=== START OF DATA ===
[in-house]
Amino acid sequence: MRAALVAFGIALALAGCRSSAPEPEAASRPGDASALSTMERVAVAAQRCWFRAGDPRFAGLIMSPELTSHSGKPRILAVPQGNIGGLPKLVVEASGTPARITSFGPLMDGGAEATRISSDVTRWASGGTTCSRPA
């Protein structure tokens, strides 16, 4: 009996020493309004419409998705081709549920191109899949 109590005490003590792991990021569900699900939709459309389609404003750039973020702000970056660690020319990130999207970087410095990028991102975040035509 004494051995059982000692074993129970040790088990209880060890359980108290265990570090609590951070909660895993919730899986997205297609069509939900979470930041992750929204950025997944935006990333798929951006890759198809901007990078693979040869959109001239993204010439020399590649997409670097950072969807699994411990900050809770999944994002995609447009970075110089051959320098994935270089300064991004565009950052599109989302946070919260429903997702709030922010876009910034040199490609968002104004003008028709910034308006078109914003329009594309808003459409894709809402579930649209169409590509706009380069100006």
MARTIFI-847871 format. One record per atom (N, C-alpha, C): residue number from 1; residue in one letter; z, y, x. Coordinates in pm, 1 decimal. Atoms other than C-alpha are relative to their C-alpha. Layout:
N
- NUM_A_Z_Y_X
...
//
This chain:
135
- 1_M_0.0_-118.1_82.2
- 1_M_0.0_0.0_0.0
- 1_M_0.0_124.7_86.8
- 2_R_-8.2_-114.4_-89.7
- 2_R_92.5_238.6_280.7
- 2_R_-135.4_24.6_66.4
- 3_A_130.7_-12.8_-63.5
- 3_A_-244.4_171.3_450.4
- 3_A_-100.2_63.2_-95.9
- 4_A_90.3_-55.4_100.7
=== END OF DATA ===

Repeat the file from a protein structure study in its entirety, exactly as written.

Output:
[in-house]
Amino acid sequence: MRAALVAFGIALALAGCRSSAPEPEAASRPGDASALSTMERVAVAAQRCWFRAGDPRFAGLIMSPELTSHSGKPRILAVPQGNIGGLPKLVVEASGTPARITSFGPLMDGGAEATRISSDVTRWASGGTTCSRPA
């Protein structure tokens, strides 16, 4: 009996020493309004419409998705081709549920191109899949 109590005490003590792991990021569900699900939709459309389609404003750039973020702000970056660690020319990130999207970087410095990028991102975040035509 004494051995059982000692074993129970040790088990209880060890359980108290265990570090609590951070909660895993919730899986997205297609069509939900979470930041992750929204950025997944935006990333798929951006890759198809901007990078693979040869959109001239993204010439020399590649997409670097950072969807699994411990900050809770999944994002995609447009970075110089051959320098994935270089300064991004565009950052599109989302946070919260429903997702709030922010876009910034040199490609968002104004003008028709910034308006078109914003329009594309808003459409894709809402579930649209169409590509706009380069100006």
MARTIFI-847871 format. One record per atom (N, C-alpha, C): residue number from 1; residue in one letter; z, y, x. Coordinates in pm, 1 decimal. Atoms other than C-alpha are relative to their C-alpha. Layout:
N
- NUM_A_Z_Y_X
...
//
This chain:
135
- 1_M_0.0_-118.1_82.2
- 1_M_0.0_0.0_0.0
- 1_M_0.0_124.7_86.8
- 2_R_-8.2_-114.4_-89.7
- 2_R_92.5_238.6_280.7
- 2_R_-135.4_24.6_66.4
- 3_A_130.7_-12.8_-63.5
- 3_A_-244.4_171.3_450.4
- 3_A_-100.2_63.2_-95.9
- 4_A_90.3_-55.4_100.7